“Having tested and proven Maslak in a place like Palestine made it super easy to test it and prove that it works in other more established infrastructure countries,” he says. “That actually helped us scale, because Palestine is an extreme case, and once we cracked that algorithm, we were able to scale much faster and ensure that the data that we’re collecting and generating in other countries is super accurate.”

To continue scaling, Naviatx is setting up shop in Egypt to expand its reach in the country and grow its user base. It is partnering with semi-governmental entities like The Egyptian Road Safety Training Center and The Egyptian Compulsory Insurance Pool (ECIP). “Through the ECIP alone we were able to reach more than 60 million potential users, who are every single Egyptian and non-Egyptian policy holder,” he says.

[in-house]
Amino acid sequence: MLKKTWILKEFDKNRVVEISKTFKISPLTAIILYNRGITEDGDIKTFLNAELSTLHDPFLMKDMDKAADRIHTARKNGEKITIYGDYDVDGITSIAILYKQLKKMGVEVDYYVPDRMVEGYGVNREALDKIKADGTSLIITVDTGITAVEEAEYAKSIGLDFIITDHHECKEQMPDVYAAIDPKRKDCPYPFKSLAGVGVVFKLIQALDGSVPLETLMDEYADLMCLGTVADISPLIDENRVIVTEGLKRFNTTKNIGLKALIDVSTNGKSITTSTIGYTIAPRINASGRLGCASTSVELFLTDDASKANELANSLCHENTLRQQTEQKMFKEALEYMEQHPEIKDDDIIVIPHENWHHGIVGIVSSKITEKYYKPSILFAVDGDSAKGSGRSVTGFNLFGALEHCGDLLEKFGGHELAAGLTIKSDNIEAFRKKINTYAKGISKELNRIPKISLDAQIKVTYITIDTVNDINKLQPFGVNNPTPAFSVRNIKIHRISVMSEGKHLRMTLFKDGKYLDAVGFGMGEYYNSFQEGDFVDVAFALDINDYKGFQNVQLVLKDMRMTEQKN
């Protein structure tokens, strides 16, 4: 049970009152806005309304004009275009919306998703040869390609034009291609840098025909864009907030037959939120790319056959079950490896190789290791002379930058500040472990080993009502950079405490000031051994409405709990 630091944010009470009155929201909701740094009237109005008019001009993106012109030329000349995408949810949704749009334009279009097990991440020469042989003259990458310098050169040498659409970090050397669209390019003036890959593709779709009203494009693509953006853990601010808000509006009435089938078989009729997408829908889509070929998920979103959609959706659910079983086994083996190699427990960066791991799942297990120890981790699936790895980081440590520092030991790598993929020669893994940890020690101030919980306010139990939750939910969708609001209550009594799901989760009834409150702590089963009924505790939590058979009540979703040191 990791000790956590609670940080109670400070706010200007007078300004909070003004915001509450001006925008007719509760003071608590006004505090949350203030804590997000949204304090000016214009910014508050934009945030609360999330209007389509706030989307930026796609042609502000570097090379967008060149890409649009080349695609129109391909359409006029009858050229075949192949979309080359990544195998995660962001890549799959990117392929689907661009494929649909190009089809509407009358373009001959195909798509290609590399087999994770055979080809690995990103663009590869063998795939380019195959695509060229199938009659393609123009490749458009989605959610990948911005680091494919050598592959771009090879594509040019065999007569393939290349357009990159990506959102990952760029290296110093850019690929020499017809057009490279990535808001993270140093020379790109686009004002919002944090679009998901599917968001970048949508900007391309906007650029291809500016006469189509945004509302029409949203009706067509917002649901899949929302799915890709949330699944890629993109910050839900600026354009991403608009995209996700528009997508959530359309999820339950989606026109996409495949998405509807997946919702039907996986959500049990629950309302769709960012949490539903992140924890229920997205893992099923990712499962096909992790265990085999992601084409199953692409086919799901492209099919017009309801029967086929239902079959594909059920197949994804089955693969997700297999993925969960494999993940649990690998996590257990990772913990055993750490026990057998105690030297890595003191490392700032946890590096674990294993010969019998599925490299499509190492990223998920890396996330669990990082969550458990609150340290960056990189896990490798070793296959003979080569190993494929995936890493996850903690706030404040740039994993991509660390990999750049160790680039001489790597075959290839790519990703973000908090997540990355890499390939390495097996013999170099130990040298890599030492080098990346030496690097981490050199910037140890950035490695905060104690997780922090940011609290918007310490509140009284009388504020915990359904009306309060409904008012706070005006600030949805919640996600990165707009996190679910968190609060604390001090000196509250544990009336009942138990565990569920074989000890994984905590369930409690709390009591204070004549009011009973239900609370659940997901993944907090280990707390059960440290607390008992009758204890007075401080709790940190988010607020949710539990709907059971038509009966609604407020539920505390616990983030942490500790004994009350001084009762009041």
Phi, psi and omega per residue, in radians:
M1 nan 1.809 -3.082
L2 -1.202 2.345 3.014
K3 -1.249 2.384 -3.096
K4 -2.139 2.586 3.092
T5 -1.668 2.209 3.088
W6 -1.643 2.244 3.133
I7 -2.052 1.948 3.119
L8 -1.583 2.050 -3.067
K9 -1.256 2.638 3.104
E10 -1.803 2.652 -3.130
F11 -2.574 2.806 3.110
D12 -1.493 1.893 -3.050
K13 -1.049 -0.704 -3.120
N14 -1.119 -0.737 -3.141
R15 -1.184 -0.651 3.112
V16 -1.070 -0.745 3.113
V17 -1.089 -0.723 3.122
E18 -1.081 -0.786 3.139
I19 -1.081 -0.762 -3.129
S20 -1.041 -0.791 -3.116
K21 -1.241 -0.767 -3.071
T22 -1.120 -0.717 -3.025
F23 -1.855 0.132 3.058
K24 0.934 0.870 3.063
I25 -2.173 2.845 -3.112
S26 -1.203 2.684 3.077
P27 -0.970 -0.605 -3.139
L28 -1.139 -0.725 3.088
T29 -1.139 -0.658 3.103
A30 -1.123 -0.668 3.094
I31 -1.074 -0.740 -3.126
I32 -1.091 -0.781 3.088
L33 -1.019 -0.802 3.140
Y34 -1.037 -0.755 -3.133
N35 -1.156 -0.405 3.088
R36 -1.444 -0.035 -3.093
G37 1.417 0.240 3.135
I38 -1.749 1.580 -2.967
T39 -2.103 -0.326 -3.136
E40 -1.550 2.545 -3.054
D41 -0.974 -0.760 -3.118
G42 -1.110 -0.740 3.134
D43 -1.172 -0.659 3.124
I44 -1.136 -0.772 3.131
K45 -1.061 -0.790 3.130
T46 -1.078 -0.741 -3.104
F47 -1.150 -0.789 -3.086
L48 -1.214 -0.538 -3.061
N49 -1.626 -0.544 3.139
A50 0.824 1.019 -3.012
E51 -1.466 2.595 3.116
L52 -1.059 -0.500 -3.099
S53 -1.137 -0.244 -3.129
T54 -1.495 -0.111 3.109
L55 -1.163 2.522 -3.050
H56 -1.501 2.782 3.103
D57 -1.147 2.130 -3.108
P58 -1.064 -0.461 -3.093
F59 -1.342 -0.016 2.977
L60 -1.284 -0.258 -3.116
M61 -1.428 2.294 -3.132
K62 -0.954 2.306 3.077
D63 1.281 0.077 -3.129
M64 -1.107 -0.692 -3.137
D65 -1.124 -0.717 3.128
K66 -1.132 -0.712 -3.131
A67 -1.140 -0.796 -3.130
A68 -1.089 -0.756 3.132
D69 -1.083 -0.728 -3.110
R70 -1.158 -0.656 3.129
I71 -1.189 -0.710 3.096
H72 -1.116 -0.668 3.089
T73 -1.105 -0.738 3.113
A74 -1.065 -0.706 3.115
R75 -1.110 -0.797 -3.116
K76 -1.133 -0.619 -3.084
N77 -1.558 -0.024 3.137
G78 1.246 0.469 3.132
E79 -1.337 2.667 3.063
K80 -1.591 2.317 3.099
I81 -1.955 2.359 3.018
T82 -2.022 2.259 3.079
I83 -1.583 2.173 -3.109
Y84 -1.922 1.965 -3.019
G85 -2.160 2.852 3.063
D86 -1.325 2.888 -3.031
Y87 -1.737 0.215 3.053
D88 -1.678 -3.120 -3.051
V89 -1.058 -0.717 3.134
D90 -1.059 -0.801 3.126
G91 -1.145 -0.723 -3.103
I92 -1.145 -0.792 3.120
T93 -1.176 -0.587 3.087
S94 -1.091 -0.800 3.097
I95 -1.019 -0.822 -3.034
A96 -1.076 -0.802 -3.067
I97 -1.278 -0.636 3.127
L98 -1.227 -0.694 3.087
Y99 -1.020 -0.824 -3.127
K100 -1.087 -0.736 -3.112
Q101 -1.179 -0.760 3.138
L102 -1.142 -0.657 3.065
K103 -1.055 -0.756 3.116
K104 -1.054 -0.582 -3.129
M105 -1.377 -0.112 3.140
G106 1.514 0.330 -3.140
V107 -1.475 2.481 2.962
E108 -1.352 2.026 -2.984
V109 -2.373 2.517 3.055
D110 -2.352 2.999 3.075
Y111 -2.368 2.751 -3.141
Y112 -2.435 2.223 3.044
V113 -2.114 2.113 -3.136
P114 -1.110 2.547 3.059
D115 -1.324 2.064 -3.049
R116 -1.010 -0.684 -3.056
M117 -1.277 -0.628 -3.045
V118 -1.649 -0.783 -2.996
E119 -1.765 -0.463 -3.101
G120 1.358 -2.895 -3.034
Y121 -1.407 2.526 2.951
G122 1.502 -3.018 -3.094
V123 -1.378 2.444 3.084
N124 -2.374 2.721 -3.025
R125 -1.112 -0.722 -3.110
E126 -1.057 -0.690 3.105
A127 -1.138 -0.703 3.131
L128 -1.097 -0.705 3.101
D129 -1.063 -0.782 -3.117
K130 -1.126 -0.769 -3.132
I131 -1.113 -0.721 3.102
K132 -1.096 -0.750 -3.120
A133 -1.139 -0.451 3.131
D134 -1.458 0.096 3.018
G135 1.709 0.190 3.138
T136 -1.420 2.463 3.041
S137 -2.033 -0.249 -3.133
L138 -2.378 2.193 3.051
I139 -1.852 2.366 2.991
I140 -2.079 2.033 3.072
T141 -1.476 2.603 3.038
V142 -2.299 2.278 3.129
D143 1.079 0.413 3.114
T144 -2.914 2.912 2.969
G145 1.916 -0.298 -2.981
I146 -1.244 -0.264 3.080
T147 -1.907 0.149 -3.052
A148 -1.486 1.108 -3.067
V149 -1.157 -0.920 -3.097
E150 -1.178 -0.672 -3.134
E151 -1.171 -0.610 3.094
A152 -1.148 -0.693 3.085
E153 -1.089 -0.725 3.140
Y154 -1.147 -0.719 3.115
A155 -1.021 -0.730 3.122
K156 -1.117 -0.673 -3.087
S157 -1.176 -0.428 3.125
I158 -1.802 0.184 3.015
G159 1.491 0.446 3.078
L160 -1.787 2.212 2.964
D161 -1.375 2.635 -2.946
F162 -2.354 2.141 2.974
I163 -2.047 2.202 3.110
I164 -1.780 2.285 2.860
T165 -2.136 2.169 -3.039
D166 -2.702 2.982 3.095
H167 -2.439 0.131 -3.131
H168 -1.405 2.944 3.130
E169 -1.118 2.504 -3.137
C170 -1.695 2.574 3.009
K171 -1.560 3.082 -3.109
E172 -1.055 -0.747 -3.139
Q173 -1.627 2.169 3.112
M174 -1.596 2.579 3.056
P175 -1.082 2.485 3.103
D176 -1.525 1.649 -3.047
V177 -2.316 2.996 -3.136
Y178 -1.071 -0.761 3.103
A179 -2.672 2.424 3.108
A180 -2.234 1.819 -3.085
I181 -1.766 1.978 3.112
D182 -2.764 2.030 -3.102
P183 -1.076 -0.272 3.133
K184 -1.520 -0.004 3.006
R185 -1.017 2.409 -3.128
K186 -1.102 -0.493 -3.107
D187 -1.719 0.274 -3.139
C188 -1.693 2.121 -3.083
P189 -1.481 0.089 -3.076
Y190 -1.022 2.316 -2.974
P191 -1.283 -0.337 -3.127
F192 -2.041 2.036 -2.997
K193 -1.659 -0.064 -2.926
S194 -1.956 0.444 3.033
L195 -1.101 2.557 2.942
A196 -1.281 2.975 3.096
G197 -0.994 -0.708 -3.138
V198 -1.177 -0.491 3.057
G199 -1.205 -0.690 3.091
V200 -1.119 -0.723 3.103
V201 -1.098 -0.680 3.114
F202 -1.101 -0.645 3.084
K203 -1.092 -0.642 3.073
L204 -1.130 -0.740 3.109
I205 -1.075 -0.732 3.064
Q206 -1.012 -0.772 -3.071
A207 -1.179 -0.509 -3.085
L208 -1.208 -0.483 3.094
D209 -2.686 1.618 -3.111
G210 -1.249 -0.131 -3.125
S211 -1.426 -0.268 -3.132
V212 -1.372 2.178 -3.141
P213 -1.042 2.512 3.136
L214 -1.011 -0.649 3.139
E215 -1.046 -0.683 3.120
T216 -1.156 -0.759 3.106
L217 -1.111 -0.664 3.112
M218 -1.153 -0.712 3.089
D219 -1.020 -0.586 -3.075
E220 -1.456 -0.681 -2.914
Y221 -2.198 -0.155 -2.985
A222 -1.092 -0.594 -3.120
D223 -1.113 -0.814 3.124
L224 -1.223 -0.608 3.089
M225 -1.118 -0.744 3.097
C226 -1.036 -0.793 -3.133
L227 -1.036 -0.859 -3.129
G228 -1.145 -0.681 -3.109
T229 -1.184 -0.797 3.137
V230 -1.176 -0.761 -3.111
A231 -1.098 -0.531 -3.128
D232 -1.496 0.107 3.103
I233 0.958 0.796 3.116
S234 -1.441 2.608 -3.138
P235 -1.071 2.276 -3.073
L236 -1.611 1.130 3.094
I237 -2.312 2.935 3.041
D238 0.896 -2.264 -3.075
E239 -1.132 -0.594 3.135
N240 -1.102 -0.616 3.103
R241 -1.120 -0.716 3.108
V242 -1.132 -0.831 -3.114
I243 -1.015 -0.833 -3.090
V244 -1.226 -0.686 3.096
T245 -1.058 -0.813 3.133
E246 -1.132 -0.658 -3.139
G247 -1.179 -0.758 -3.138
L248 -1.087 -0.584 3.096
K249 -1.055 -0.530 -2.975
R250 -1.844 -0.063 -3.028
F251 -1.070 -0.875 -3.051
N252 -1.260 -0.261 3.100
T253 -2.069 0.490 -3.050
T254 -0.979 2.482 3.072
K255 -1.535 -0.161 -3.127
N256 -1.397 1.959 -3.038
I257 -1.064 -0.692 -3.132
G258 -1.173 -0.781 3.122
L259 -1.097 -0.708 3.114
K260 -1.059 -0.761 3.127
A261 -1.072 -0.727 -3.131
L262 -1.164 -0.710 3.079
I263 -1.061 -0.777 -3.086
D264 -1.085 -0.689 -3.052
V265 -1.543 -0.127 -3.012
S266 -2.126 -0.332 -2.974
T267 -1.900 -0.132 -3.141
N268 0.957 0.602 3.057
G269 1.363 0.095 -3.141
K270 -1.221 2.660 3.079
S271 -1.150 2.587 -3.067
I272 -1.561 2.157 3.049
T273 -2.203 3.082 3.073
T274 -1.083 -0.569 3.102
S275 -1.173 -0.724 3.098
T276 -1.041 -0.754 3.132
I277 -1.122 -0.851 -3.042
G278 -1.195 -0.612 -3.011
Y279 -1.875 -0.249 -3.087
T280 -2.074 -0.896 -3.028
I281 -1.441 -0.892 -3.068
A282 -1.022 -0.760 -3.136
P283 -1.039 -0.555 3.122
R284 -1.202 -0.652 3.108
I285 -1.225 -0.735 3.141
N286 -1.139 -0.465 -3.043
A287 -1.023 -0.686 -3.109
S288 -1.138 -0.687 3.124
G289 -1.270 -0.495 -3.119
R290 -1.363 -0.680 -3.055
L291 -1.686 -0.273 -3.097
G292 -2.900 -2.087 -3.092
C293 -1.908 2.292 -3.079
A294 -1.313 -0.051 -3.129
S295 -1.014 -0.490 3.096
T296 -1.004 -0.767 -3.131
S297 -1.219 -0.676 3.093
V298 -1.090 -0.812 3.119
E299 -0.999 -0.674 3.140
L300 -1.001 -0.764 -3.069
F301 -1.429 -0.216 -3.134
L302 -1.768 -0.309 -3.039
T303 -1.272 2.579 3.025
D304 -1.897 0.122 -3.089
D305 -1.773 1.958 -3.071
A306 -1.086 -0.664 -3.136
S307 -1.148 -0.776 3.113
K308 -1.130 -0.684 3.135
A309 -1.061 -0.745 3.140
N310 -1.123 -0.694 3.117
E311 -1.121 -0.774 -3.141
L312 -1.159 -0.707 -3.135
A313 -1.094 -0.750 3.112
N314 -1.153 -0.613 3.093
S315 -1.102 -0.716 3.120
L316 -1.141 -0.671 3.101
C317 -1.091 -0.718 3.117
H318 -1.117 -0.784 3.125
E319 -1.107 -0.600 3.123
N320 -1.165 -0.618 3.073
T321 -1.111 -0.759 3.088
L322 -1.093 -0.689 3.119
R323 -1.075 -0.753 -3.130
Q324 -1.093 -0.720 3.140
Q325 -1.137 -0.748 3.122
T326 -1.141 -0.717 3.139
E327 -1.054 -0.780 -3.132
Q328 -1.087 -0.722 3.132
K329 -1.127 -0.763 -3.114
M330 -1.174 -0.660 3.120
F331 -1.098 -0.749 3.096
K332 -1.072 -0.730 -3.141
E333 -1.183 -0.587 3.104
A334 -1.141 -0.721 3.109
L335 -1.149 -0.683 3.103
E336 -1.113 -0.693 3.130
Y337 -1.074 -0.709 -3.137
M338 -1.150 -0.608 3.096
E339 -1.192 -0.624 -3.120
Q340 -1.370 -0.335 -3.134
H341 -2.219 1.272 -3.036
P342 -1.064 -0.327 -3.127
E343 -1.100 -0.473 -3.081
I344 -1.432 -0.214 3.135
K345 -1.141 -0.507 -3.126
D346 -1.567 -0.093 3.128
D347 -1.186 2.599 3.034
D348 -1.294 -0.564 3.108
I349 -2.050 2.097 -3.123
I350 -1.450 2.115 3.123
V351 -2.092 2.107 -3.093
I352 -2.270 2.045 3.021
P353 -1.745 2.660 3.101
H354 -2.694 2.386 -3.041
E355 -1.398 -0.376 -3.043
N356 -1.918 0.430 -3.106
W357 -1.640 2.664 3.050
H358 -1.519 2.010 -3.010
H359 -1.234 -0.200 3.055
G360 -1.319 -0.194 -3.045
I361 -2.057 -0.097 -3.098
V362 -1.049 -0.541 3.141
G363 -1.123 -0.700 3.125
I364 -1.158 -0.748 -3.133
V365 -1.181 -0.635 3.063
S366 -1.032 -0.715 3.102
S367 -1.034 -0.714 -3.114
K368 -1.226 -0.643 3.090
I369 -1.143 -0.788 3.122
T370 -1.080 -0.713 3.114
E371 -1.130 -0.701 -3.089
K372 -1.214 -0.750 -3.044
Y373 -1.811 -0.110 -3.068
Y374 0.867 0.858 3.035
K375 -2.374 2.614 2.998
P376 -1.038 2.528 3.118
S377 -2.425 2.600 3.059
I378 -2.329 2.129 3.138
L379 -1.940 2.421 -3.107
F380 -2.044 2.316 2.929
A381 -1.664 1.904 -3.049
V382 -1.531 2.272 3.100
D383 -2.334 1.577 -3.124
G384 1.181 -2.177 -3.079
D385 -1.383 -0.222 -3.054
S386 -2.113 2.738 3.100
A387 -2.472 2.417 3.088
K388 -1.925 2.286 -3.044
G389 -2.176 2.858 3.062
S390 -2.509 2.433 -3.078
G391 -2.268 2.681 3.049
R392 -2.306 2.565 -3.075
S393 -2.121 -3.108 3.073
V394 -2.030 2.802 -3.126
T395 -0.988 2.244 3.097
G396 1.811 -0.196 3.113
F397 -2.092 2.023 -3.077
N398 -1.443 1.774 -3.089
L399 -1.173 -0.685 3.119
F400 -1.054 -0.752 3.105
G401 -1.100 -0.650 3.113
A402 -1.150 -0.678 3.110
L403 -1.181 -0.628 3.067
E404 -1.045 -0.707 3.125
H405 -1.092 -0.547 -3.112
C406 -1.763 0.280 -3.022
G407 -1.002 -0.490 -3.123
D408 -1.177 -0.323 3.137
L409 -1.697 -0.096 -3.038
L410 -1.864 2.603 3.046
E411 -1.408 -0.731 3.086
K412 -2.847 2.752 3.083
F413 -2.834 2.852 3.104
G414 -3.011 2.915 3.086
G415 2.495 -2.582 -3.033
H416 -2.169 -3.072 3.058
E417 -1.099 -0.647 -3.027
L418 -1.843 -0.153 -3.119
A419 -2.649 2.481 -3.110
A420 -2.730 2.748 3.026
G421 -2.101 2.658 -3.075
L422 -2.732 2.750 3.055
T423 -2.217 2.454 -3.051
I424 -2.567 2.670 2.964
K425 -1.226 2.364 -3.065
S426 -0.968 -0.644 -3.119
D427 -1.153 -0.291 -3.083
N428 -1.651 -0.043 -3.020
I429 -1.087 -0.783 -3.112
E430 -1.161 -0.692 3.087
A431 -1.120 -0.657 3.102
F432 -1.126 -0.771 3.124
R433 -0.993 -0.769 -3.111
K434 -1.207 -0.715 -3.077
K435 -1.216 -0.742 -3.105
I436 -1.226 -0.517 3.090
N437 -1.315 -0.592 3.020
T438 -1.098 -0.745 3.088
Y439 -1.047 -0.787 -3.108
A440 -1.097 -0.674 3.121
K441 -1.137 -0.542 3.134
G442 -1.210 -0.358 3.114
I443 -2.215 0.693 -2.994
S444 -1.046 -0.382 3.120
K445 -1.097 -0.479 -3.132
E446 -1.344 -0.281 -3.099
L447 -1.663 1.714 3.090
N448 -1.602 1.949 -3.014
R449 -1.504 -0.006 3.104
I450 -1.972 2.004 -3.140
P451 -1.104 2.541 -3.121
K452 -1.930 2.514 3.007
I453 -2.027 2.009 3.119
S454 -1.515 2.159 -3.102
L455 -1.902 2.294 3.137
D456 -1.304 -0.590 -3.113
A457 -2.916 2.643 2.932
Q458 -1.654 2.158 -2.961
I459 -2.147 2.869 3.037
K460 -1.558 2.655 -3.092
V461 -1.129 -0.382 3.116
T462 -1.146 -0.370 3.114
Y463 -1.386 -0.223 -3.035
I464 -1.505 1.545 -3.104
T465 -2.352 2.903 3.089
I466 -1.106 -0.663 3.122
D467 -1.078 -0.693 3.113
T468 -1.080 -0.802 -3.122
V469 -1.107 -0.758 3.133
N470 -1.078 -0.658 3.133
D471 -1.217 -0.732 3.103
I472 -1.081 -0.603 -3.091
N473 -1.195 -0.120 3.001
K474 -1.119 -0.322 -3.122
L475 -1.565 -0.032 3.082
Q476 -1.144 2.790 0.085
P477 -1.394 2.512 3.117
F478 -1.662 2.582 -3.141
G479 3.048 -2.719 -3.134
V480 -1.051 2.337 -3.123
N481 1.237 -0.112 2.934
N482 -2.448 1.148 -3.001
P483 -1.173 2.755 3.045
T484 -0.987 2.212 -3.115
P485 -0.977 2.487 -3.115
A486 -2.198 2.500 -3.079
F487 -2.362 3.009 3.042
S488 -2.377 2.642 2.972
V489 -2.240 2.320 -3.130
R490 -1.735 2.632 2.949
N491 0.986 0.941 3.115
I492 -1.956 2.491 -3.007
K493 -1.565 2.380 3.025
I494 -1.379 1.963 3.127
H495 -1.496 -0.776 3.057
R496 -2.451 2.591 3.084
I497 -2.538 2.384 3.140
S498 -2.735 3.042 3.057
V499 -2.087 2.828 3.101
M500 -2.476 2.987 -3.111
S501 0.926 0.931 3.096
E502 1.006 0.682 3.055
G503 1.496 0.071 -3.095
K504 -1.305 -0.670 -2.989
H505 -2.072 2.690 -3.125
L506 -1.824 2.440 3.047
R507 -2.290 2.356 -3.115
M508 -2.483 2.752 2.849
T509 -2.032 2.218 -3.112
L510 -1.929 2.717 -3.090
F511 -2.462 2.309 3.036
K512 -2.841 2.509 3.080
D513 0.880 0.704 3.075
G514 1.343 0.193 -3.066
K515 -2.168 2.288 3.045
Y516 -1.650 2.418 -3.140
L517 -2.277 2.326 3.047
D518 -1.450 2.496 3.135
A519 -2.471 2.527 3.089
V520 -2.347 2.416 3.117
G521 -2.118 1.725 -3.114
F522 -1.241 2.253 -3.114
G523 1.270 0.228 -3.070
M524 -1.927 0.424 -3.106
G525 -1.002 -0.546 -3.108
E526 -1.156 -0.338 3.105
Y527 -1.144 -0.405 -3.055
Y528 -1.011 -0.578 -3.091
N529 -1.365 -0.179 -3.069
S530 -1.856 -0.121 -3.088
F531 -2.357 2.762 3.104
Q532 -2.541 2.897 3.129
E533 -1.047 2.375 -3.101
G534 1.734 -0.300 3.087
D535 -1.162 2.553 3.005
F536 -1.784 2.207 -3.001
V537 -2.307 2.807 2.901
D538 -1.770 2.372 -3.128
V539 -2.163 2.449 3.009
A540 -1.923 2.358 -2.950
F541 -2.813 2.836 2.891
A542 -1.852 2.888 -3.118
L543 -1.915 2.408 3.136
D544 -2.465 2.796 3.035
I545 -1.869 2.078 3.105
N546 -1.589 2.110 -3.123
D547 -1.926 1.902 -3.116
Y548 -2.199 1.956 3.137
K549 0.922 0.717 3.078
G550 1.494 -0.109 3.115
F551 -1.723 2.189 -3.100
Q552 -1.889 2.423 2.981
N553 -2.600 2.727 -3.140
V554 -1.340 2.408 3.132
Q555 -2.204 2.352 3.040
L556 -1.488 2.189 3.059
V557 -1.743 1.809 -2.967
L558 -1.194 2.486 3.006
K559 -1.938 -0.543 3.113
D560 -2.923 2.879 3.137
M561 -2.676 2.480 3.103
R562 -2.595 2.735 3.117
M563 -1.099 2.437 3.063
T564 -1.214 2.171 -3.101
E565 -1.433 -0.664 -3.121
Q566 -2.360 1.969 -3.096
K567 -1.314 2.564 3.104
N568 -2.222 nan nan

Naviatx’s arm in Egypt will focus on customer service, marketing, and technology to further grow the platform and enhance its features.

But ultimately, Ghosheh is looking to become a beacon of road safety in the region. He hopes to soon publish annual reports showcasing Naviatx’s contribution to reducing the number of fatalities and car accidents in the Middle East.

“We want to back up our claims with numbers,” he says. “We want to make sure that we’re not putting a price tag on a human life, to push safety forward and ensure that being a safe driver is rewarded. We want to become the new ISO for drivers on the road.”